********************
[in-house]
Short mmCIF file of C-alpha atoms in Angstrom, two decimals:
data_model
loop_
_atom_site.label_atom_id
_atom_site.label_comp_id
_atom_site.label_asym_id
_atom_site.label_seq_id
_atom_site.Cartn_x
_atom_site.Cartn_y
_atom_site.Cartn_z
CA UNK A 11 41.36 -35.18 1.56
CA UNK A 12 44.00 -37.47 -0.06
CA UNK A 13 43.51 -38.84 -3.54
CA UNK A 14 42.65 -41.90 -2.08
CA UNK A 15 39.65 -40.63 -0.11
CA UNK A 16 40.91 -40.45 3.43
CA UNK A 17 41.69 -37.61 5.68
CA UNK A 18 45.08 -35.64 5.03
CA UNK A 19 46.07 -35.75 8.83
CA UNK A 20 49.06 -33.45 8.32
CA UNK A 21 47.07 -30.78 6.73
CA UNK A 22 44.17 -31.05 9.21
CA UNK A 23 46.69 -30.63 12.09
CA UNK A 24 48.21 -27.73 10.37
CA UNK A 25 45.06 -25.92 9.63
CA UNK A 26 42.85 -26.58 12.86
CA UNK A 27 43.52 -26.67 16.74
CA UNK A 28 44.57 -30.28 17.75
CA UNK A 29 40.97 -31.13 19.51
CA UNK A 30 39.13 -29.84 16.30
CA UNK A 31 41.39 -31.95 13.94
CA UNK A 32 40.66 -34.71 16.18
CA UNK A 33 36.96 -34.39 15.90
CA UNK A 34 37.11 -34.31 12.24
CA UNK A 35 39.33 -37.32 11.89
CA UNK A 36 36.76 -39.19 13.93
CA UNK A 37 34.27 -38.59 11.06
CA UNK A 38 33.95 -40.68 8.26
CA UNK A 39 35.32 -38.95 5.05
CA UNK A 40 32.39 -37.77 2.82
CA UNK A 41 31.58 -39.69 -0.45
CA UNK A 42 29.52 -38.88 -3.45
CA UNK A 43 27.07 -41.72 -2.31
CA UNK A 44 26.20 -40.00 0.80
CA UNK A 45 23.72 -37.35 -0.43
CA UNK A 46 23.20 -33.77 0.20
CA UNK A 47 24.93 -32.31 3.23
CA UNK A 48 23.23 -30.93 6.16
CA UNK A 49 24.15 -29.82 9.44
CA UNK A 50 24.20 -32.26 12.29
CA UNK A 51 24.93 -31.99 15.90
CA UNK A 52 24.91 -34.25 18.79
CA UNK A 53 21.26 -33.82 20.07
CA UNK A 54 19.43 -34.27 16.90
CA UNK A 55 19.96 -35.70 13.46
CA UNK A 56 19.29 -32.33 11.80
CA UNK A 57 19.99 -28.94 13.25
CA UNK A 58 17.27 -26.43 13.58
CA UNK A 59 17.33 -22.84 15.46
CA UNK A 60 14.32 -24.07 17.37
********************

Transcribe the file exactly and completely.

[in-house]
Short mmCIF file of C-alpha atoms in Angstrom, two decimals:
data_model
loop_
_atom_site.label_atom_id
_atom_site.label_comp_id
_atom_site.label_asym_id
_atom_site.label_seq_id
_atom_site.Cartn_x
_atom_site.Cartn_y
_atom_site.Cartn_z
CA UNK A 11 41.36 -35.18 1.56
CA UNK A 12 44.00 -37.47 -0.06
CA UNK A 13 43.51 -38.84 -3.54
CA UNK A 14 42.65 -41.90 -2.08
CA UNK A 15 39.65 -40.63 -0.11
CA UNK A 16 40.91 -40.45 3.43
CA UNK A 17 41.69 -37.61 5.68
CA UNK A 18 45.08 -35.64 5.03
CA UNK A 19 46.07 -35.75 8.83
CA UNK A 20 49.06 -33.45 8.32
CA UNK A 21 47.07 -30.78 6.73
CA UNK A 22 44.17 -31.05 9.21
CA UNK A 23 46.69 -30.63 12.09
CA UNK A 24 48.21 -27.73 10.37
CA UNK A 25 45.06 -25.92 9.63
CA UNK A 26 42.85 -26.58 12.86
CA UNK A 27 43.52 -26.67 16.74
CA UNK A 28 44.57 -30.28 17.75
CA UNK A 29 40.97 -31.13 19.51
CA UNK A 30 39.13 -29.84 16.30
CA UNK A 31 41.39 -31.95 13.94
CA UNK A 32 40.66 -34.71 16.18
CA UNK A 33 36.96 -34.39 15.90
CA UNK A 34 37.11 -34.31 12.24
CA UNK A 35 39.33 -37.32 11.89
CA UNK A 36 36.76 -39.19 13.93
CA UNK A 37 34.27 -38.59 11.06
CA UNK A 38 33.95 -40.68 8.26
CA UNK A 39 35.32 -38.95 5.05
CA UNK A 40 32.39 -37.77 2.82
CA UNK A 41 31.58 -39.69 -0.45
CA UNK A 42 29.52 -38.88 -3.45
CA UNK A 43 27.07 -41.72 -2.31
CA UNK A 44 26.20 -40.00 0.80
CA UNK A 45 23.72 -37.35 -0.43
CA UNK A 46 23.20 -33.77 0.20
CA UNK A 47 24.93 -32.31 3.23
CA UNK A 48 23.23 -30.93 6.16
CA UNK A 49 24.15 -29.82 9.44
CA UNK A 50 24.20 -32.26 12.29
CA UNK A 51 24.93 -31.99 15.90
CA UNK A 52 24.91 -34.25 18.79
CA UNK A 53 21.26 -33.82 20.07
CA UNK A 54 19.43 -34.27 16.90
CA UNK A 55 19.96 -35.70 13.46
CA UNK A 56 19.29 -32.33 11.80
CA UNK A 57 19.99 -28.94 13.25
CA UNK A 58 17.27 -26.43 13.58
CA UNK A 59 17.33 -22.84 15.46
CA UNK A 60 14.32 -24.07 17.37